Looking at Ford Motor Company's bottom-line results, it's clear that the automaker's operations in Europe have been nothing short of a failure. That's even more apparent when you realize Ford's losses in the region since the beginning of 2012 total nearly $4 billion.
Despite this, and the fact that Ford no longer expects to break evenin 2015 as previously thought, there are some bright spots for investors to keep in mind as we start the new year.
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How 2014 wrapped up With the book closed on Ford's 2014 in Europe, let's take a look at how sales finished up and what the automaker has planned for 2015. Despite continued profit struggles, Ford of Europe increased sales and gained market share last year due to strong demand surrounding its new cars. Ford's sales in Europe totaled 1.16 million in its traditional 20 European markets, which was a 7.3% improvement over 2013.
Those figures were strong enough to secure Ford as Europe's No. 2 best-selling brand. Much of that success is pinned on Ford's Fiesta, which posted a 5% sales increase and will be Europe's best-selling small car for the third consecutive year.
Beyond the Fiesta and Focus, which, as you can see below, represent 45% of Ford's sales in Europe, more than half of Ford's vehicles sold in the region last year were all-new or significantly refreshed vehicles -- something that should enable Ford to continue capturing market share, despite profitability struggles.
Graph by author. Data source: Ford Motor Company.
Ford is also focusing on a more profitable sales mix, which will help the automaker's operations turn a profit more quickly. Ford has continued to emphasize sales to retail buyers and fleet customers, rather than daily rental or dealer registration customers. The latter two are sales that are typically negative for brand image and residual vehicle values. In 2014, 74% of Ford's sales were generated from more profitable retail and fleet customers, which is a healthy 300 basis points better than the industry average.
While Ford's operations in Europe didn't produce ideal bottom-line results for investors, clear progress has been made. Here are a couple of tricks up Ford's sleeve for 2015 that will further the automaker's progress in its most troubled region.
The road ahead 2015 looks like it will be one of Ford's busiest years in Europe in terms of new vehicles. An all-new Galaxy seven-passenger vehicle will debut midyear, as well as Ford's all-new S-MAX, C-MAX, Grand C-MAX, Mustang, and Edge, among others. There will also be refreshed EcoSport, Ranger, Transit Connect, and Tourneo Connect designs.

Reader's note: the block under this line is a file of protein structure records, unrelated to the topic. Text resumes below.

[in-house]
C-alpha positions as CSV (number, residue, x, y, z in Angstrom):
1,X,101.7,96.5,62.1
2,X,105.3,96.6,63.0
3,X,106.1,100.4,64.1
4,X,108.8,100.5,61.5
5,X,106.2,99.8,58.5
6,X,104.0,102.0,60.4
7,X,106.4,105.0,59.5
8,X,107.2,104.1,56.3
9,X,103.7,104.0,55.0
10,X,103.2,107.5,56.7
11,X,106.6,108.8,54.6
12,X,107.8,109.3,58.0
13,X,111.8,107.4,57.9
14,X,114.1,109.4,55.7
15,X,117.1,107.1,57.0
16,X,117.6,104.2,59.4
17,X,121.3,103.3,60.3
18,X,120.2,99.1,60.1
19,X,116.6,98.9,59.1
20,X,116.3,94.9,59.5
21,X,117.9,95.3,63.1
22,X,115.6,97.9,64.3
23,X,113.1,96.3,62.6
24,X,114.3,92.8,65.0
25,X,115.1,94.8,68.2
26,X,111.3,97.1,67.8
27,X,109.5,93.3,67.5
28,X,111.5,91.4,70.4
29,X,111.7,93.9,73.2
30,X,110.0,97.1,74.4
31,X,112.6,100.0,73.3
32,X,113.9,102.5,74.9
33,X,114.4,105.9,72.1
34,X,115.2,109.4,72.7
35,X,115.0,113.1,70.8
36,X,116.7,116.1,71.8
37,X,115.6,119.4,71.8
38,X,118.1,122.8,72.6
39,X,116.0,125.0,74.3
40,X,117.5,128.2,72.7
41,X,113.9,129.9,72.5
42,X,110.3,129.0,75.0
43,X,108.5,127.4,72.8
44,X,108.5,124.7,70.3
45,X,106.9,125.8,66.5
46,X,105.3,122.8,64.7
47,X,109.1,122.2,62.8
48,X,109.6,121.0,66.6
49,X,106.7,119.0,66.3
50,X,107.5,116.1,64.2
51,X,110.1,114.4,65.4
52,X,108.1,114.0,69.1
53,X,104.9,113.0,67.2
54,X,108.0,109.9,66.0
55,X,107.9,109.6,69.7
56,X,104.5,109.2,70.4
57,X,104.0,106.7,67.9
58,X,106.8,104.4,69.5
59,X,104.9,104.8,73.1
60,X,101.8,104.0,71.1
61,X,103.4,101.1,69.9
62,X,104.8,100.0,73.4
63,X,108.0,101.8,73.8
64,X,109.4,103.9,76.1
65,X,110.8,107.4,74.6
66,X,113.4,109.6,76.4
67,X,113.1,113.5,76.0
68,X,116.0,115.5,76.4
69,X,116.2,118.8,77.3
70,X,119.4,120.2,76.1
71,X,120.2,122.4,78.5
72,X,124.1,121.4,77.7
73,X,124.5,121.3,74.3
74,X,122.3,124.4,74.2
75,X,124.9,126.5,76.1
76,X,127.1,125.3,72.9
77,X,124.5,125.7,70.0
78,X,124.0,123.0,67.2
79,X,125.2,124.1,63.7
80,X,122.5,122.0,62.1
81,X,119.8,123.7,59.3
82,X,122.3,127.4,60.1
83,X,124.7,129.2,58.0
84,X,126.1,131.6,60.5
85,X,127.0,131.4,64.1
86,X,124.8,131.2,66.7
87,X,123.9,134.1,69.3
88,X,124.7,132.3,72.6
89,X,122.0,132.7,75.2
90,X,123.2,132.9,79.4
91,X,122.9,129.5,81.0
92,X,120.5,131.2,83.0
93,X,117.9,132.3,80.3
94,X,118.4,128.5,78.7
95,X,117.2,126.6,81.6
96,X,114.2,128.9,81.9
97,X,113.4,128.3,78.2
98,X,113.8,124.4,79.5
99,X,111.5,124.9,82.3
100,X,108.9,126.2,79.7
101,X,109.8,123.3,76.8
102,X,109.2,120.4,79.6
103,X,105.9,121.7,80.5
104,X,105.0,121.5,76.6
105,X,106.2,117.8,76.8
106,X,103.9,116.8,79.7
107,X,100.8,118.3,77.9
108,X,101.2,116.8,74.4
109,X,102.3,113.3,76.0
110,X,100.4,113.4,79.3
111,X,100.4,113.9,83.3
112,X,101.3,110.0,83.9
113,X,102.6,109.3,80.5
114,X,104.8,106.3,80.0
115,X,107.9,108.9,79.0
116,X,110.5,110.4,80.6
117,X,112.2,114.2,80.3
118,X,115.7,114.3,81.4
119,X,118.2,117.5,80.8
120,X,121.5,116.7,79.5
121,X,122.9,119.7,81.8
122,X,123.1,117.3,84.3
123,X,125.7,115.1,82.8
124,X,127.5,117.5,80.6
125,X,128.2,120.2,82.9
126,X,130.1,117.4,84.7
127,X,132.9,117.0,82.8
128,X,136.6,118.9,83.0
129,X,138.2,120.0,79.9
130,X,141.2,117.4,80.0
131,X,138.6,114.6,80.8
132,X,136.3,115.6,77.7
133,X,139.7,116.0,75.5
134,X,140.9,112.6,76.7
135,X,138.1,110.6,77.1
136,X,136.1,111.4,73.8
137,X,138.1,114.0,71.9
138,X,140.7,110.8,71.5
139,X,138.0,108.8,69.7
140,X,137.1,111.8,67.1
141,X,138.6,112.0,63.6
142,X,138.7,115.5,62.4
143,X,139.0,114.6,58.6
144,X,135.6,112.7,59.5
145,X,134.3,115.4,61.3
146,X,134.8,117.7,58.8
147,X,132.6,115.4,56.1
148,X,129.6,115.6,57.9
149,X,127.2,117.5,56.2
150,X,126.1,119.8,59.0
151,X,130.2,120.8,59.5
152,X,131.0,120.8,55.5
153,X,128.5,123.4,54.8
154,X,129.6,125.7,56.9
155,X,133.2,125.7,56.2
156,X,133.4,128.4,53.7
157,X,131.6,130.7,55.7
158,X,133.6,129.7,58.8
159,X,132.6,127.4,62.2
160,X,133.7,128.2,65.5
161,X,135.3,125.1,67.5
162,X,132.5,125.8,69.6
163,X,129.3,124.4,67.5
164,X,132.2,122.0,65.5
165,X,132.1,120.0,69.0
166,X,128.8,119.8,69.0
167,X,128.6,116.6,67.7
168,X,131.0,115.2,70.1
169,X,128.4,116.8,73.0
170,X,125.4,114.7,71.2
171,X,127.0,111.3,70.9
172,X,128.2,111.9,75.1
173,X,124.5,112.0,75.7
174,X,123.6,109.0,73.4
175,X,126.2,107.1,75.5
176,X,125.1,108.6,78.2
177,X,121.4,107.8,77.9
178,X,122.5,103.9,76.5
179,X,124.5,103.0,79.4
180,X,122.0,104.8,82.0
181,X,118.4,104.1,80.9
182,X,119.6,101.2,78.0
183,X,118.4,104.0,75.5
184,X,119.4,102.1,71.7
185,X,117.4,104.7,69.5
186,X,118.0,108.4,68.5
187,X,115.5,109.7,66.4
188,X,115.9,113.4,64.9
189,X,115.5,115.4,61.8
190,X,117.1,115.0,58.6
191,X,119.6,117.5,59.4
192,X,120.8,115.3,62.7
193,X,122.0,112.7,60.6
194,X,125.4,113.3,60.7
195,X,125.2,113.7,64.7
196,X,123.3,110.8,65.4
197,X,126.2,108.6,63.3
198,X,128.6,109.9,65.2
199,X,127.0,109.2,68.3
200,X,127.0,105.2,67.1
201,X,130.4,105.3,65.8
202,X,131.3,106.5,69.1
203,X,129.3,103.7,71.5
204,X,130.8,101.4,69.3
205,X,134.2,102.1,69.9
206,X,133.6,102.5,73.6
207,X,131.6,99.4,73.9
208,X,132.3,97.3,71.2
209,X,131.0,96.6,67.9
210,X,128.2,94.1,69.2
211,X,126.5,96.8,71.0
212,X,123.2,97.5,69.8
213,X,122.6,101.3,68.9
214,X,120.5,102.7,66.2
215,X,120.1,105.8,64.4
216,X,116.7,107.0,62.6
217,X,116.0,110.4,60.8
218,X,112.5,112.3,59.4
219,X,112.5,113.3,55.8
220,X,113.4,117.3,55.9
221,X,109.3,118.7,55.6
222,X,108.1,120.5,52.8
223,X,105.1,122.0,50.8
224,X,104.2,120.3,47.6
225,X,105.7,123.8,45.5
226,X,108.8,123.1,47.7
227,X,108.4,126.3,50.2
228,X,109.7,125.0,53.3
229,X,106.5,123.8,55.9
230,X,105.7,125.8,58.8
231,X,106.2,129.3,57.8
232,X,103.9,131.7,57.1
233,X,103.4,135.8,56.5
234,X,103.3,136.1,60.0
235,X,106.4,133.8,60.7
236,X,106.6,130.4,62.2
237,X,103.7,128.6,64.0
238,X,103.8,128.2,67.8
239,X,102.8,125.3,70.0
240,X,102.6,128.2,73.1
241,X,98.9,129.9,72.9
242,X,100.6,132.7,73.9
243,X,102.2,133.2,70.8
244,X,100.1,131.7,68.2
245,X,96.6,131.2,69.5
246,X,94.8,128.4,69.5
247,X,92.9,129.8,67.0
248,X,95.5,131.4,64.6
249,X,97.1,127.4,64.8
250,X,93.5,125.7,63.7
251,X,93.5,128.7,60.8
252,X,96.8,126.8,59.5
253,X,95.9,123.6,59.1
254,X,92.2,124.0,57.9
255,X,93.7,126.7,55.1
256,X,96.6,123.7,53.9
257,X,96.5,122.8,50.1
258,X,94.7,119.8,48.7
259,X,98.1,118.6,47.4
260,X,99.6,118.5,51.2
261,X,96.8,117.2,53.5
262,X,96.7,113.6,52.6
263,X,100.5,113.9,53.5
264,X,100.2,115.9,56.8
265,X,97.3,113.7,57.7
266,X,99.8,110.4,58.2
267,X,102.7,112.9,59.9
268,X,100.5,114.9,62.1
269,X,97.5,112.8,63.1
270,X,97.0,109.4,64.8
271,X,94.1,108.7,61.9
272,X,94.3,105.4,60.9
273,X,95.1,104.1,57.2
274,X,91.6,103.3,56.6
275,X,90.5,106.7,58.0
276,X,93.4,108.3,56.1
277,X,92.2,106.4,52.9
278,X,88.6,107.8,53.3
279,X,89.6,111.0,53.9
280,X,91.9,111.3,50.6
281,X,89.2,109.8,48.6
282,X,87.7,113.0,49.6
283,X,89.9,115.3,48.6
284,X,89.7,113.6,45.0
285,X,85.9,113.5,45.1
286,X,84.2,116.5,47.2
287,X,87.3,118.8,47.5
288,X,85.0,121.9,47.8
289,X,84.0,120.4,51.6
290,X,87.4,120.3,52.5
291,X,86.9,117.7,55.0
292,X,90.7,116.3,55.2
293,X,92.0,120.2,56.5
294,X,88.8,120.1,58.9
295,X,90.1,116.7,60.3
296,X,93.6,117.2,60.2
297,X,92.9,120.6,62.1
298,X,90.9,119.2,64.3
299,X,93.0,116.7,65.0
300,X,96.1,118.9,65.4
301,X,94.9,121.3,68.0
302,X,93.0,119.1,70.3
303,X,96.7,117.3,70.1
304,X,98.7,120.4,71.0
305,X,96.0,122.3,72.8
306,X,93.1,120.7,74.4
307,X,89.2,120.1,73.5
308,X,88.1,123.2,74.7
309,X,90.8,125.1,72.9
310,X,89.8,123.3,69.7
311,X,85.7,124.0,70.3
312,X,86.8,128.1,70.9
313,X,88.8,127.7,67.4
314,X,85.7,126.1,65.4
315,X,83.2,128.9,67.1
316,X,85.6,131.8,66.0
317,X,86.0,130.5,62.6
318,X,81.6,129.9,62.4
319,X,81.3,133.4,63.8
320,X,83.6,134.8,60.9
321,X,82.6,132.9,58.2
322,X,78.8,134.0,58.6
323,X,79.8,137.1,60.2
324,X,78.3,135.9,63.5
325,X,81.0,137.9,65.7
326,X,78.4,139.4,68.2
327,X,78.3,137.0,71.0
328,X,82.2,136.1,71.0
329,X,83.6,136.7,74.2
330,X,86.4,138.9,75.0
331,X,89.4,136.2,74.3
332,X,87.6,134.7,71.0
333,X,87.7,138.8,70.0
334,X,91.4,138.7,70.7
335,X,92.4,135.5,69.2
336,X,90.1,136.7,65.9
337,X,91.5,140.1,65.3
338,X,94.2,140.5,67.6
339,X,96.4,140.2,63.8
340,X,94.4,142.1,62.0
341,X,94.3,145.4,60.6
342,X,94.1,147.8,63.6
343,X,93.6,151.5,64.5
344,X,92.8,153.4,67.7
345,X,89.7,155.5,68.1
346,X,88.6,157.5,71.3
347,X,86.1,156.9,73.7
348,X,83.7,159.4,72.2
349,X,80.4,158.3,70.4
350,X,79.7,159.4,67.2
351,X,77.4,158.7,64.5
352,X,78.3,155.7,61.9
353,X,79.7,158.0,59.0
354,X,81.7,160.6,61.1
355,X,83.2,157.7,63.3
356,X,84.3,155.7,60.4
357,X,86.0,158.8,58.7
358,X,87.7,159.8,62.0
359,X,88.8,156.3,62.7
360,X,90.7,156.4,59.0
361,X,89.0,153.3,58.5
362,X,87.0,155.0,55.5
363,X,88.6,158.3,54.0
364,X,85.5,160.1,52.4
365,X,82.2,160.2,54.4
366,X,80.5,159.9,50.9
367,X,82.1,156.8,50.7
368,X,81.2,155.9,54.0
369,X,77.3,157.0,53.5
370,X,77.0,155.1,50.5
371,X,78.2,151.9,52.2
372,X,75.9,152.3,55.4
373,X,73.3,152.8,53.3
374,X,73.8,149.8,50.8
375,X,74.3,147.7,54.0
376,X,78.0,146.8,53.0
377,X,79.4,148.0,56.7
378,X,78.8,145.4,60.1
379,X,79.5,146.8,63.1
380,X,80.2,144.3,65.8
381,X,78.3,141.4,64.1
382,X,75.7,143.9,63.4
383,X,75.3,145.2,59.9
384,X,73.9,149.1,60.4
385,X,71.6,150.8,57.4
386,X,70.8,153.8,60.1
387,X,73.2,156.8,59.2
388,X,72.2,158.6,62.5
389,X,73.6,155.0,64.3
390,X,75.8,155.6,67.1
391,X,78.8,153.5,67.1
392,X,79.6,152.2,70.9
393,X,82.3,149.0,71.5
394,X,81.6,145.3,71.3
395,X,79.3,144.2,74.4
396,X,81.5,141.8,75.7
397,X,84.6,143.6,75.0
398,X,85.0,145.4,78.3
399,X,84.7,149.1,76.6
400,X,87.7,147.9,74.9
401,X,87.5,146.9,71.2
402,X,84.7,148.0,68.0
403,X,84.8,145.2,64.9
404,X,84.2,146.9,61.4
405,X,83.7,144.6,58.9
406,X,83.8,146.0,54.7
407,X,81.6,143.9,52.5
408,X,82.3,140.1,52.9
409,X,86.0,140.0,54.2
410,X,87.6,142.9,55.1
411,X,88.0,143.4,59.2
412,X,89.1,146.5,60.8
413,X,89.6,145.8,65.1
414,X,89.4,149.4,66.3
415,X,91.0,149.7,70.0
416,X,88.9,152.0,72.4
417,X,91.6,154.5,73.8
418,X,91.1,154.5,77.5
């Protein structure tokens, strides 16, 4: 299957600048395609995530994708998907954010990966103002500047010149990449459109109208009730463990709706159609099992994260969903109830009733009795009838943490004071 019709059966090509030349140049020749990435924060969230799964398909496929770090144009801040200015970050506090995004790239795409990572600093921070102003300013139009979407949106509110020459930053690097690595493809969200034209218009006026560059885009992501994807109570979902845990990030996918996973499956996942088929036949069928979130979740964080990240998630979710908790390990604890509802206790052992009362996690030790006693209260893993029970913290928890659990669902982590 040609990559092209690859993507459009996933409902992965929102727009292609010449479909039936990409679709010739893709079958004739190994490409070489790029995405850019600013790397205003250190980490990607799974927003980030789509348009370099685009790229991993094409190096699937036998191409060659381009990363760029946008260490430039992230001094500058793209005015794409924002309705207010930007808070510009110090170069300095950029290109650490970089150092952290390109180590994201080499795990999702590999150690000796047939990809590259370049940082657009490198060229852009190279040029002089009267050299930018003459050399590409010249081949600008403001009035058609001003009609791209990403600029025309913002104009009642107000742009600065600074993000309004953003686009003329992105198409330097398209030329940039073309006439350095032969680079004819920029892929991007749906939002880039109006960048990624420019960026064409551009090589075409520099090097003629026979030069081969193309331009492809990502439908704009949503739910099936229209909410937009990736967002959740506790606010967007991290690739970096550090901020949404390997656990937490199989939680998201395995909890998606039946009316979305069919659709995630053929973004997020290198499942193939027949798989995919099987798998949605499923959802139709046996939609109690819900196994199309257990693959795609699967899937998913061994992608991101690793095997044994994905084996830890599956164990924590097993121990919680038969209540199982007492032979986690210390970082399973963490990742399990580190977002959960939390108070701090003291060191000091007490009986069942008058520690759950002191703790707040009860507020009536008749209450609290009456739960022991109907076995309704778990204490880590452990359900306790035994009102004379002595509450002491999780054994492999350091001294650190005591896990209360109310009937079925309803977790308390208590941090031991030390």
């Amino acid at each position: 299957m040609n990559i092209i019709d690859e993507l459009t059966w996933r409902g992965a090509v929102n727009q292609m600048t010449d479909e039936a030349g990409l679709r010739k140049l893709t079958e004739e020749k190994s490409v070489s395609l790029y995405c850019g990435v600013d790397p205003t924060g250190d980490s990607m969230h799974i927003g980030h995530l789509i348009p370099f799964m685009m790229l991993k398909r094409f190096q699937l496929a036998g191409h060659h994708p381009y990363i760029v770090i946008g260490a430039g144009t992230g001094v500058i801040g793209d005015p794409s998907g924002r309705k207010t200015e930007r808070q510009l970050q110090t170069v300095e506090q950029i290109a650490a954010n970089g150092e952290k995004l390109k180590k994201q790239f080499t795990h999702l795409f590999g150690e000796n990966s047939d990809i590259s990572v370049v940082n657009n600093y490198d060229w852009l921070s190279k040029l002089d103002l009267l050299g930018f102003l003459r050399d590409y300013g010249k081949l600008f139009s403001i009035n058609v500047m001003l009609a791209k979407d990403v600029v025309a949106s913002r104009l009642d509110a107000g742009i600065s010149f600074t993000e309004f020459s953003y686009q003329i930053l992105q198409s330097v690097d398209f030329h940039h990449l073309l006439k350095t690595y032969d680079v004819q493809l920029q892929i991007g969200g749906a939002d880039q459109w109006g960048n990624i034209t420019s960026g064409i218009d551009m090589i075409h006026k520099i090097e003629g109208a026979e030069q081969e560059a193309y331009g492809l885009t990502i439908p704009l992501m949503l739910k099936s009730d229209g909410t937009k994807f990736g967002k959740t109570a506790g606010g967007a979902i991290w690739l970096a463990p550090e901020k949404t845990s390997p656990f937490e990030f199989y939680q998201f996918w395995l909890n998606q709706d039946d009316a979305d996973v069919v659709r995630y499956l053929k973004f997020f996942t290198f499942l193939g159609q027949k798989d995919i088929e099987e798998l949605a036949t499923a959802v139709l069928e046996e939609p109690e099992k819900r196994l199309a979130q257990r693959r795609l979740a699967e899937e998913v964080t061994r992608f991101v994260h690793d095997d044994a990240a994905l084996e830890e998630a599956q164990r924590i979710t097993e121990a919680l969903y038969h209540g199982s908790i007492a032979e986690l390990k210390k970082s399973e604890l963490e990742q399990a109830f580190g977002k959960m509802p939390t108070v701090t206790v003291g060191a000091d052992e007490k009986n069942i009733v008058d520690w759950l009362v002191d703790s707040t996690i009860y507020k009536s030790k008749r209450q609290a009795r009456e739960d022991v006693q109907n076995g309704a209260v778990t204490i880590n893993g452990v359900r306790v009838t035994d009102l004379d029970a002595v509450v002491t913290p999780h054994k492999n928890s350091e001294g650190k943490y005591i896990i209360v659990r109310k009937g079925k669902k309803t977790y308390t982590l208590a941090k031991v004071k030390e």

However, perhaps the most intriguing development for Ford investors in Europe will be the automaker's Vignale product. Ford Vignale is designed to attract a more upscale consumer through premium vehicle options, some typically only found on luxury vehicles, and a more upscale experience with the "Vignale Lounge"at Milan Design Week in 2014.It's a move that makes sense because Ford needs the higher transaction prices and fatter margins associated with luxury vehicles, yet Ford's luxury Lincoln lineup would find it difficult to compete with European luxury brands on their home turf. Vignale will enable Ford to find a sweet spot between the price points of mainstream and luxury vehicles, which will help improve transaction prices and margins.
Ford still has a long road to go before it turns a profit in Europe, but when the automaker finally reaches the light at the end of that tunnel, it will be in much better shape because of its continued focus on rolling out new models, improving to a richer sales mix, and finding a more premium price point through its Vignale products.
The article Despite Mounting Losses, Ford Motor Company Continues to Make Progress in Europe originally appeared on Fool.com.
Daniel Miller owns shares of Ford. The Motley Fool recommends and owns shares of Ford. Try any of our Foolish newsletter services free for 30 days. We Fools may not all hold the same opinions, but we all believe that considering a diverse range of insights makes us better investors. The Motley Fool has a disclosure policy.
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